||Sandy or muddy areas of the seafloor that are dominated by sponges and their associated
communities, but do not create substrate such that they would be considered Reef Biota.
Hexactinellid "glass sponges" that are capable of forming reefs may be classified
as a Sponge Bed when occurring on sand or mud in densities not deemed adequate to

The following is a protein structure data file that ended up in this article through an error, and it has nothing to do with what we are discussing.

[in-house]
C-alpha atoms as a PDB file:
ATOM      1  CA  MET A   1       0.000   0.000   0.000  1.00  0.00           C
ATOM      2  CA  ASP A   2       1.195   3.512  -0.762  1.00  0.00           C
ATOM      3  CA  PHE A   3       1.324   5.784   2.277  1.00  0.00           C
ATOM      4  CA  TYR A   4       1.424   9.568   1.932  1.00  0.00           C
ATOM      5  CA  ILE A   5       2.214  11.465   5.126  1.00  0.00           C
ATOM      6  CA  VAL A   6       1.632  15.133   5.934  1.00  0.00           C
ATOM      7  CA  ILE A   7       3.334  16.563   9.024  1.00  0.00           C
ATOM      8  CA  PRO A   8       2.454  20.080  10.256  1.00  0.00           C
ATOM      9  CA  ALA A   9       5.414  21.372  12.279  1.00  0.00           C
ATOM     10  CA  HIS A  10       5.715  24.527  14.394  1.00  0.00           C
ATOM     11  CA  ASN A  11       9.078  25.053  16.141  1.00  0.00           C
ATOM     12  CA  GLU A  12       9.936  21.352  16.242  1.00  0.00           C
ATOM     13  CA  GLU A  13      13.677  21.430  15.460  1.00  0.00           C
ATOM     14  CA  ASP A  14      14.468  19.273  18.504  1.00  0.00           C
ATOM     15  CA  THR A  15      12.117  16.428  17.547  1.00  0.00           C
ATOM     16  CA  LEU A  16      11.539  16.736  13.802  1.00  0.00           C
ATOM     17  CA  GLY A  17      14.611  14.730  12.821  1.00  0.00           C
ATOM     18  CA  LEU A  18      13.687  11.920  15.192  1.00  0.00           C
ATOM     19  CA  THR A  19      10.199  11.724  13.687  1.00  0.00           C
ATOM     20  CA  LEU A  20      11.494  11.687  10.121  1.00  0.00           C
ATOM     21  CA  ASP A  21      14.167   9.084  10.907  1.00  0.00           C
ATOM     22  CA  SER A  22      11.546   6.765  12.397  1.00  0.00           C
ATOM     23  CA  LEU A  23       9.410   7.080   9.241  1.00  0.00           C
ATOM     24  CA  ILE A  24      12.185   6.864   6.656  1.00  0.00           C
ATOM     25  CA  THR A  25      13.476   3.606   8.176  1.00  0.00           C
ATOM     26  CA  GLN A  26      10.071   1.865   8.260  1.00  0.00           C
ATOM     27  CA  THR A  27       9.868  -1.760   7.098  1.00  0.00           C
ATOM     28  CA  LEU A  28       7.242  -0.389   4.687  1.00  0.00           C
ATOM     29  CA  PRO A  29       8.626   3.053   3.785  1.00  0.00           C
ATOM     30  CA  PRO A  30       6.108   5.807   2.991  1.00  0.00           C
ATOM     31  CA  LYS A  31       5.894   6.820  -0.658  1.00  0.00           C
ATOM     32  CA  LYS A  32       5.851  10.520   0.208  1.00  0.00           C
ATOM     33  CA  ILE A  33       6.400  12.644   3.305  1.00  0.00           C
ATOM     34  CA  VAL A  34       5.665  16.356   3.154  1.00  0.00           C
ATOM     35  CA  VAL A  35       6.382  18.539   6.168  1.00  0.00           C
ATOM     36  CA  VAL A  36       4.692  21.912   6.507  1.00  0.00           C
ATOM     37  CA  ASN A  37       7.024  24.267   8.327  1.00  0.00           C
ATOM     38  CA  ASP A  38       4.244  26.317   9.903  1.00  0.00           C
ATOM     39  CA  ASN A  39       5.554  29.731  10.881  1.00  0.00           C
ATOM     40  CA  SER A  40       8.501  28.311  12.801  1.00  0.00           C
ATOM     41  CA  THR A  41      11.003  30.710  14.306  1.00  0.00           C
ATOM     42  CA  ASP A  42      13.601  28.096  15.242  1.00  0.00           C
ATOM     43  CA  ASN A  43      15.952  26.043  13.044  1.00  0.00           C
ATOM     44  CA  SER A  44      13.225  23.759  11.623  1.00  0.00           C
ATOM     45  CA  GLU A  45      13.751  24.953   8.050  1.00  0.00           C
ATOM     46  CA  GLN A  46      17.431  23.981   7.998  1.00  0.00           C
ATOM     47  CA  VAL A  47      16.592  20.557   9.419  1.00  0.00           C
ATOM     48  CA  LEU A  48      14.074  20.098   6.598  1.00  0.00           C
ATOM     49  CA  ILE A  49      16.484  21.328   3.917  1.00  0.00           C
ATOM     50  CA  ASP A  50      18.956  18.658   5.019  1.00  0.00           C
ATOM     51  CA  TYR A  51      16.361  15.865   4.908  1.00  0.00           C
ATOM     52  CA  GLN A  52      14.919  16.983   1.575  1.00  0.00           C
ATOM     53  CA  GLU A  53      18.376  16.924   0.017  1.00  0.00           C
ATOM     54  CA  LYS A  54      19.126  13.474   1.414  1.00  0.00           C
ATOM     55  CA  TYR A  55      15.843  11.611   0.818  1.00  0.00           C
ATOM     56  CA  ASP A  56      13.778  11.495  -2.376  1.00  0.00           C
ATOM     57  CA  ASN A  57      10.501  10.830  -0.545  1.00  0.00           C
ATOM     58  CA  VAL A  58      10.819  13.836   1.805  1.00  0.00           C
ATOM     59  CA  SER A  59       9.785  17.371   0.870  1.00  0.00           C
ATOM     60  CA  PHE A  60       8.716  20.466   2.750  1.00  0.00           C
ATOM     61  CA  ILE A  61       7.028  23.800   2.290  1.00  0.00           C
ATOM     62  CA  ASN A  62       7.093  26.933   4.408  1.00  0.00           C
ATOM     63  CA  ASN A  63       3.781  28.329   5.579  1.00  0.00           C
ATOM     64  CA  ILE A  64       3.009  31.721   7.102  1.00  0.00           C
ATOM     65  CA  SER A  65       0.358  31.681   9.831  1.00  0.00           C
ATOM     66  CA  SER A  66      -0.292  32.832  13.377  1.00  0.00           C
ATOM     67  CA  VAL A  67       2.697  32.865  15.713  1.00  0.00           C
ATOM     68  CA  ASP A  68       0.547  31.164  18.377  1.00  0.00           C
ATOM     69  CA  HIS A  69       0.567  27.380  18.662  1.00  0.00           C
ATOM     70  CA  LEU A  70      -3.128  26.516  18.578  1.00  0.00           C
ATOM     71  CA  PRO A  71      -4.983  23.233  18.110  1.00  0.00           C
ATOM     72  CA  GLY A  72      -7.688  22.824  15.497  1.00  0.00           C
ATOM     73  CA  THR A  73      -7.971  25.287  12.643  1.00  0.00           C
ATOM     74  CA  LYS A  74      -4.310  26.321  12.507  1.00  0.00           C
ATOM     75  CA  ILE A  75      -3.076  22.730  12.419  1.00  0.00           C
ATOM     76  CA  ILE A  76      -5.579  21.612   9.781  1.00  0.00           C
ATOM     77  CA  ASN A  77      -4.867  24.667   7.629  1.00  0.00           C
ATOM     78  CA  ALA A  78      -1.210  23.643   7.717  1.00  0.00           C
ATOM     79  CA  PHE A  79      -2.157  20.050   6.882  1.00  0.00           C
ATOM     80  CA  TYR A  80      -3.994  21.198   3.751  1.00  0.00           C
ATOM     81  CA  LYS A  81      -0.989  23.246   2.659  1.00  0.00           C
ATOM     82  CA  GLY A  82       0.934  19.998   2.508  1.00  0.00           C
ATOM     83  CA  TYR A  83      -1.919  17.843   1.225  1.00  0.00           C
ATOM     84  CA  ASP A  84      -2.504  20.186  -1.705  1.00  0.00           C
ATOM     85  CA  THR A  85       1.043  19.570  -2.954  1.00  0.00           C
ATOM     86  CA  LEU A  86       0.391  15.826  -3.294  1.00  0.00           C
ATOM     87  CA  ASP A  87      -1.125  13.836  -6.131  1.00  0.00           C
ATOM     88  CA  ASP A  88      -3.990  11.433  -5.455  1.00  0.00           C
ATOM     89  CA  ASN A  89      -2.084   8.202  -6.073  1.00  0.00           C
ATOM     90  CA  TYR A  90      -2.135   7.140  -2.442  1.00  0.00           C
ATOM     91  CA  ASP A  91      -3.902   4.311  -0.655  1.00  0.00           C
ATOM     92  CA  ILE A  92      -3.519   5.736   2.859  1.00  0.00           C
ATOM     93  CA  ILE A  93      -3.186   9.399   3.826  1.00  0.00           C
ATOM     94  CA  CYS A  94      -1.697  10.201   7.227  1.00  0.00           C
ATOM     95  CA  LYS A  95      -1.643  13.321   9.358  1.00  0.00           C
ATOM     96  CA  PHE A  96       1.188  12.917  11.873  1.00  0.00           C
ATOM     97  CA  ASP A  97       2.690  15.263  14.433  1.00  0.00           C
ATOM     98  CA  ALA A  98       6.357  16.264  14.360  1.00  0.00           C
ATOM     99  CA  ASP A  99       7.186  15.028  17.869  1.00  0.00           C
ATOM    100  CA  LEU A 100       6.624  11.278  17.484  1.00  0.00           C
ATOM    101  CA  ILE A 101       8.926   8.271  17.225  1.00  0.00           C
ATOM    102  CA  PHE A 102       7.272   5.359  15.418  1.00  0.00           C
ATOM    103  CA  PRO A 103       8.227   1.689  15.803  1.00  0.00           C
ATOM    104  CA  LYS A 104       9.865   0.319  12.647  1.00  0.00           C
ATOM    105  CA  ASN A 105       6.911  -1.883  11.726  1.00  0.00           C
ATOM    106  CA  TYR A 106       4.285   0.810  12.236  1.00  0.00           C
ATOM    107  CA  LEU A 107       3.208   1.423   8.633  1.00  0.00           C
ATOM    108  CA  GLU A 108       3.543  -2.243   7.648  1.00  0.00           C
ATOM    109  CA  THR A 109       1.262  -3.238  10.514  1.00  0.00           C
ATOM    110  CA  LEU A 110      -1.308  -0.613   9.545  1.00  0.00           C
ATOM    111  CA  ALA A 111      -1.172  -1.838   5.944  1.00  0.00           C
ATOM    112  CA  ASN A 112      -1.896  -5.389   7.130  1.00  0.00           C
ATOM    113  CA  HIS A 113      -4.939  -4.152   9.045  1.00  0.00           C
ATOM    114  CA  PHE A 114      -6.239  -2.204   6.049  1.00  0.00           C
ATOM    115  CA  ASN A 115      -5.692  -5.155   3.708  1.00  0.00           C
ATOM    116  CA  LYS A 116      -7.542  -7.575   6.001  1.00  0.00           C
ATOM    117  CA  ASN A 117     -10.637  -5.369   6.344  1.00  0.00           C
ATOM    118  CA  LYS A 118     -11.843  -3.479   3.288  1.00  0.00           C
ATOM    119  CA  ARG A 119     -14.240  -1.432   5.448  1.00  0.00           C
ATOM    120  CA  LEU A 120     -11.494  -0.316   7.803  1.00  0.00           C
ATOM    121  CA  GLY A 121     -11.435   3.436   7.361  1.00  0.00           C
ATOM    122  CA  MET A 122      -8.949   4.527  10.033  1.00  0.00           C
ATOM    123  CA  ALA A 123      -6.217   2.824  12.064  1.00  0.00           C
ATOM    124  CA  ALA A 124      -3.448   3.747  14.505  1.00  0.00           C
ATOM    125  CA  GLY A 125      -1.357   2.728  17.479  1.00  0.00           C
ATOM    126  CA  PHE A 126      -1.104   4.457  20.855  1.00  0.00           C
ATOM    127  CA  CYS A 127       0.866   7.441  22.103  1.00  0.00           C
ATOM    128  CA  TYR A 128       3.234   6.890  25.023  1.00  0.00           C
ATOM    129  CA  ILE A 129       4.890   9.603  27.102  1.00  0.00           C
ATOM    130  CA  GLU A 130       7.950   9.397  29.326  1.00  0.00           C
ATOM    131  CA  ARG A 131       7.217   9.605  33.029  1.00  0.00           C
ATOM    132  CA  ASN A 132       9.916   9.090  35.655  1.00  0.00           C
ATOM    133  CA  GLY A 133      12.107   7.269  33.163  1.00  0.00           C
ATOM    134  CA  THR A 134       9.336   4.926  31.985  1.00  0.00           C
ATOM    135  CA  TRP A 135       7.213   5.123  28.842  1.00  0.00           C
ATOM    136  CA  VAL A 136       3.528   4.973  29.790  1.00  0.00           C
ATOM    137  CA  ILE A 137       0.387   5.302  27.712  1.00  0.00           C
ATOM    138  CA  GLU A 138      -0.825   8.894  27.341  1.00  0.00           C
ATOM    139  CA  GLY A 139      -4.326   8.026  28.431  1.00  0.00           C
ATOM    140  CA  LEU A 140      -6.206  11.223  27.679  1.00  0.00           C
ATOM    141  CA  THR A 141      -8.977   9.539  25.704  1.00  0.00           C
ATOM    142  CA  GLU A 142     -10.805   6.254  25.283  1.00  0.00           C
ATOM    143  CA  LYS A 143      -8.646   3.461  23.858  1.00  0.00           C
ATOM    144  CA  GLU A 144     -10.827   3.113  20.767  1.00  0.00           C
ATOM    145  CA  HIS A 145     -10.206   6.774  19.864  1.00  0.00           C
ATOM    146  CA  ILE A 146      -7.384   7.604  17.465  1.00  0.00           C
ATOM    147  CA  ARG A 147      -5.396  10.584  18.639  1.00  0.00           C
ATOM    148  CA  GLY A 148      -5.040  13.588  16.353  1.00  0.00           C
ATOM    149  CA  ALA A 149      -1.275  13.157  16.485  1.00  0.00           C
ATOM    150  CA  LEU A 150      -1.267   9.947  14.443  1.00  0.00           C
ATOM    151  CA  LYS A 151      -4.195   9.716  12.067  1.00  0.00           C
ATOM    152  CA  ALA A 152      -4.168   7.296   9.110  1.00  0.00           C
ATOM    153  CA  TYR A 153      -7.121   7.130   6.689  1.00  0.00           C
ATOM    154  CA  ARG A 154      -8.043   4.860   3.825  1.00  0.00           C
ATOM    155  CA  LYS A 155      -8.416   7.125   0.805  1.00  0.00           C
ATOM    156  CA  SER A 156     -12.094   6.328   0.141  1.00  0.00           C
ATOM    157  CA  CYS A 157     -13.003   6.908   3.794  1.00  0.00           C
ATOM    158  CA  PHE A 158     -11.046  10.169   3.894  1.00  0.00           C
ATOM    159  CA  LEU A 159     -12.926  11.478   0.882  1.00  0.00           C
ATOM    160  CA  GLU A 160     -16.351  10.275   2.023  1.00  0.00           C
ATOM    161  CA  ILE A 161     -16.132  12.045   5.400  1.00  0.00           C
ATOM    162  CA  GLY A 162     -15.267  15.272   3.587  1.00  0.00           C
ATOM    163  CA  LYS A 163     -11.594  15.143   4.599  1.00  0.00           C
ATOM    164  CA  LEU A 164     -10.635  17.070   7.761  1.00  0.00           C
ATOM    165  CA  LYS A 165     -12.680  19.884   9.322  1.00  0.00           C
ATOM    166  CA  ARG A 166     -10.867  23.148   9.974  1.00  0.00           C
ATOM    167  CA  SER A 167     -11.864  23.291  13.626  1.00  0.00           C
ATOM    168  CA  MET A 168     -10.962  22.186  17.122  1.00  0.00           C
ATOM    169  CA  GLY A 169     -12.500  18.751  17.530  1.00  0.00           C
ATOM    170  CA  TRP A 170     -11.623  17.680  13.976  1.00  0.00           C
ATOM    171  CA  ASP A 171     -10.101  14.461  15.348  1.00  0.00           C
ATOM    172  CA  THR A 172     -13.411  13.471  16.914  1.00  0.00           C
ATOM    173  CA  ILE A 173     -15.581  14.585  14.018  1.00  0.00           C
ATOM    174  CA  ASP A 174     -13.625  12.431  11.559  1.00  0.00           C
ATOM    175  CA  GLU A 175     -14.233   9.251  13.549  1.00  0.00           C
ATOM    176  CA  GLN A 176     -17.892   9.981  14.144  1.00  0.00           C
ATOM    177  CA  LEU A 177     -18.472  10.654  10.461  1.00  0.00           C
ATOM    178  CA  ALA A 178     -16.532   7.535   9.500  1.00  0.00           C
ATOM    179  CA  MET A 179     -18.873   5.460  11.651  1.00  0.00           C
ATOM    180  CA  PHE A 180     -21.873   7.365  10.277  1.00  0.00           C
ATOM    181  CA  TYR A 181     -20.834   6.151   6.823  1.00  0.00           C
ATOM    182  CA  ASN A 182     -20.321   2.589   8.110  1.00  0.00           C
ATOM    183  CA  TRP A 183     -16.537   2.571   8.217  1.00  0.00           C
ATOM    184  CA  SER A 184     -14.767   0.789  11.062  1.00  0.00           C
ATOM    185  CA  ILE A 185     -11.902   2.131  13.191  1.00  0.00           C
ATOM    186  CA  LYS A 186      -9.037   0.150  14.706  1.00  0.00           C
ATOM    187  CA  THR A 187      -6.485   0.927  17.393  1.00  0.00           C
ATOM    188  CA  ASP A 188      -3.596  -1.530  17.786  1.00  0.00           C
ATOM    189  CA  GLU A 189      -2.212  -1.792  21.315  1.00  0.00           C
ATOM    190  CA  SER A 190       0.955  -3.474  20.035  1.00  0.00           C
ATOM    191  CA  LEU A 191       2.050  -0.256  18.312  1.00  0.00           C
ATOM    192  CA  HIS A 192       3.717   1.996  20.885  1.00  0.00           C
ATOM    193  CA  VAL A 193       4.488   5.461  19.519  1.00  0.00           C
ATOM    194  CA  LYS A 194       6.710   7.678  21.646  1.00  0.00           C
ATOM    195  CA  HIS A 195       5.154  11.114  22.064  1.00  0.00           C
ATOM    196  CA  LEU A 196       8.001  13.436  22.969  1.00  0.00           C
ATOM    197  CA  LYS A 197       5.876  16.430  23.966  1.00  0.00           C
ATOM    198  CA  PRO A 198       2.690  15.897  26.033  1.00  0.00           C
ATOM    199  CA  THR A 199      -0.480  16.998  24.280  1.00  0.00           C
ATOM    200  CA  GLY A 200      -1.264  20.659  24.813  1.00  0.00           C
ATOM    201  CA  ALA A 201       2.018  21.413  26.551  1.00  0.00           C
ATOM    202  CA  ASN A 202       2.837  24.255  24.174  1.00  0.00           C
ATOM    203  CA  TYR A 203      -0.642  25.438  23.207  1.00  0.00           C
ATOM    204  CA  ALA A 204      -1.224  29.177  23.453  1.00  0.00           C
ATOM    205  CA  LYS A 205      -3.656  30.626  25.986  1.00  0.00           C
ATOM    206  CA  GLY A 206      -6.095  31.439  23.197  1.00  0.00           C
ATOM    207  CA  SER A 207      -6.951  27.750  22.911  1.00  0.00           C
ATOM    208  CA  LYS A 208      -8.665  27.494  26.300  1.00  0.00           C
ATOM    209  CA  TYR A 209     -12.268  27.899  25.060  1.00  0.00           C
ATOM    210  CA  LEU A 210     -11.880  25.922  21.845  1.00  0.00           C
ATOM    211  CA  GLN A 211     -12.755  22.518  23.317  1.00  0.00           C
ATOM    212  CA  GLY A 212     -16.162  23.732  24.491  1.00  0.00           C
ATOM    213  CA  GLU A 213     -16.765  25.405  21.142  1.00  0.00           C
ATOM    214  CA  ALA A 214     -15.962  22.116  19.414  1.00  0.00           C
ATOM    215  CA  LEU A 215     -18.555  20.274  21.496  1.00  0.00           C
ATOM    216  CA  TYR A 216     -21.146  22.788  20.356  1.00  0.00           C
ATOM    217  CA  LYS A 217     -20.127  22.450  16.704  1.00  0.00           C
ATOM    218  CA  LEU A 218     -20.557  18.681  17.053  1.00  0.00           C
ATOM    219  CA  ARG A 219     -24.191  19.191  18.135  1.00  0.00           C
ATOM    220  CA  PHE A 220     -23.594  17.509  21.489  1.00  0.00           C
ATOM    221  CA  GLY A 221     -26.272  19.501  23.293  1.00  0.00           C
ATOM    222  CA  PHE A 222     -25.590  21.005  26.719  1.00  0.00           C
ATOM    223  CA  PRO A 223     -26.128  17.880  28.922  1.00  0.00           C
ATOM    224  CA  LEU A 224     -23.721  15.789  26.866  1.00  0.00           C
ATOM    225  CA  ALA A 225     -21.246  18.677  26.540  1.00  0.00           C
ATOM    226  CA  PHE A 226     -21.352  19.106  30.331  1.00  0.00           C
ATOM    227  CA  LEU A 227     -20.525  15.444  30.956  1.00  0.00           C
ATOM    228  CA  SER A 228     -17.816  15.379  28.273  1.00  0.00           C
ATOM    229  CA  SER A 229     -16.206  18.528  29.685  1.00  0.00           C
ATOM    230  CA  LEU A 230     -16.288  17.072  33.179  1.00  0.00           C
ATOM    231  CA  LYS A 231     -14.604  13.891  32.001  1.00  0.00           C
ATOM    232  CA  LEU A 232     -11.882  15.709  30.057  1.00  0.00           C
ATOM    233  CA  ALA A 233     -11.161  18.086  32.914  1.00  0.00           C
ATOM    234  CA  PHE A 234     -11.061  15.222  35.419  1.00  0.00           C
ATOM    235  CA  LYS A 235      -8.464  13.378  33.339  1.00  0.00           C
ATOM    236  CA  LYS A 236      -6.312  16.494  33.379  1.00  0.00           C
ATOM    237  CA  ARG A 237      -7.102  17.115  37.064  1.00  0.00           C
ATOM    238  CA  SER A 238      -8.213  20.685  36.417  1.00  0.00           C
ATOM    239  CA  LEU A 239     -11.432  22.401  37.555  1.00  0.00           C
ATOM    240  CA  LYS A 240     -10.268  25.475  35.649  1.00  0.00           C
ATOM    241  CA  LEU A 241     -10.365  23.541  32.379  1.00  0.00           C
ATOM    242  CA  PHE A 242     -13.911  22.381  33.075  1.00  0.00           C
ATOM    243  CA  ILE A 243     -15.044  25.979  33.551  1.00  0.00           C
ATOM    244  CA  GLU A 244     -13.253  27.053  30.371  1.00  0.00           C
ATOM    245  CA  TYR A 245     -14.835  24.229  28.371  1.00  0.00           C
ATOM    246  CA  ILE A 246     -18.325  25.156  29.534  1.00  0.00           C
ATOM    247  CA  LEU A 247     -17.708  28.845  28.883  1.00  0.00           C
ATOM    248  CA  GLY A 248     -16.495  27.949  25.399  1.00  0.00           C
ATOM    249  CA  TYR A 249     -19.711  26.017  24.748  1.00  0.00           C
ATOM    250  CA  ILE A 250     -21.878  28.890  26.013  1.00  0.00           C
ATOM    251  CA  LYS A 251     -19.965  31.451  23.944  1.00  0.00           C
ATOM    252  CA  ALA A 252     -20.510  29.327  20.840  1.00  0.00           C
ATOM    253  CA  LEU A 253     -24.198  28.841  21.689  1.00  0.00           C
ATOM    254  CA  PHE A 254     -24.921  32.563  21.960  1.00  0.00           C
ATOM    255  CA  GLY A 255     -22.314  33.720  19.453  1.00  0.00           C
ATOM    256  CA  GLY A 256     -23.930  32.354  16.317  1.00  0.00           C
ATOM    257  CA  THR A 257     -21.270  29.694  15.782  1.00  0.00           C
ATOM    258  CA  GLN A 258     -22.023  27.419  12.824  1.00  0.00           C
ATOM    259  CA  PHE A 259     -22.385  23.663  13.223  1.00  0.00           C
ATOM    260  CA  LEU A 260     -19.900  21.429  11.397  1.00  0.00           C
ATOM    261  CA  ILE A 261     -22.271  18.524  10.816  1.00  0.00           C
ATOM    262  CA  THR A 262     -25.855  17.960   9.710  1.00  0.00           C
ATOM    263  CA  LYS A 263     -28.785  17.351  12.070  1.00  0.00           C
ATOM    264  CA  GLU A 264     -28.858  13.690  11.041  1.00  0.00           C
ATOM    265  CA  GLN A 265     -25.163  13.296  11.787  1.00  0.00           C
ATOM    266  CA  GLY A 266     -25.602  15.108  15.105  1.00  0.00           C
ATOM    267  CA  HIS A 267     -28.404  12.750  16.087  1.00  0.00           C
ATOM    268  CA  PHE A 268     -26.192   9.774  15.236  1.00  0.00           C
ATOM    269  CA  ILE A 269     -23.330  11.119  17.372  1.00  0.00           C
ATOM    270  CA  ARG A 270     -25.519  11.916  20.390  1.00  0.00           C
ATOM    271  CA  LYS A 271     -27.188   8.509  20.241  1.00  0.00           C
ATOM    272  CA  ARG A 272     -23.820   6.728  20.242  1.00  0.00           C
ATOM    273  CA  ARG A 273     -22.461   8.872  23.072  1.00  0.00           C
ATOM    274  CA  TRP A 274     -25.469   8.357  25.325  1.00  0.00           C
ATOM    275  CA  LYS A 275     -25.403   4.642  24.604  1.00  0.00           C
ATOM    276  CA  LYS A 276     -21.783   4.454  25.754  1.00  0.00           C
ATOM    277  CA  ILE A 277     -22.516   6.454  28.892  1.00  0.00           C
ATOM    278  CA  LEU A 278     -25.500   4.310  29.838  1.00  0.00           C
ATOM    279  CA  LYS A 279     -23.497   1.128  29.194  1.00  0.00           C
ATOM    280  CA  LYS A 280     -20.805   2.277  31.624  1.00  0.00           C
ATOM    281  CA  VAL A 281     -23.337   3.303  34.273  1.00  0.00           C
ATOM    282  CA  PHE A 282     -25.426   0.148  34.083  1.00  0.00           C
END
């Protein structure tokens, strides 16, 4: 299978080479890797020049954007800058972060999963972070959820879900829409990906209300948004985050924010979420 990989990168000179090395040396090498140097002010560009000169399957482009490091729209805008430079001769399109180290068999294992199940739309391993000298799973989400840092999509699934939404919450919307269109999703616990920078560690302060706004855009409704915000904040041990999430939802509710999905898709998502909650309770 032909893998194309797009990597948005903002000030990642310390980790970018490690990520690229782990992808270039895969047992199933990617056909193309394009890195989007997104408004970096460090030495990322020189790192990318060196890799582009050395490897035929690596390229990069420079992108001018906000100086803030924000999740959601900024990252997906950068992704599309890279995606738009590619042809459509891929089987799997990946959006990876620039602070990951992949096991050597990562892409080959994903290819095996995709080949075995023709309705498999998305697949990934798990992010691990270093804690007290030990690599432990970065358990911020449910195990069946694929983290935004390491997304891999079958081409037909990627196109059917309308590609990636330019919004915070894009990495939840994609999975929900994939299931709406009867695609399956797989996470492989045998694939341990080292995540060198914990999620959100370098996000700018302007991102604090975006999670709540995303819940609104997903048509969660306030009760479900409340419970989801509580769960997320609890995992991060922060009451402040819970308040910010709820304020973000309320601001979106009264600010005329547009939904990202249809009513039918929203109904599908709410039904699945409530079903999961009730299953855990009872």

compose a reef. Many sponge species have developed holdfast organs that adapt them
to life in soft sediments, and can provide excellent structural habitat for other
creatures, including the many commensal organisms that typically inhabit the tissues
of living sponges.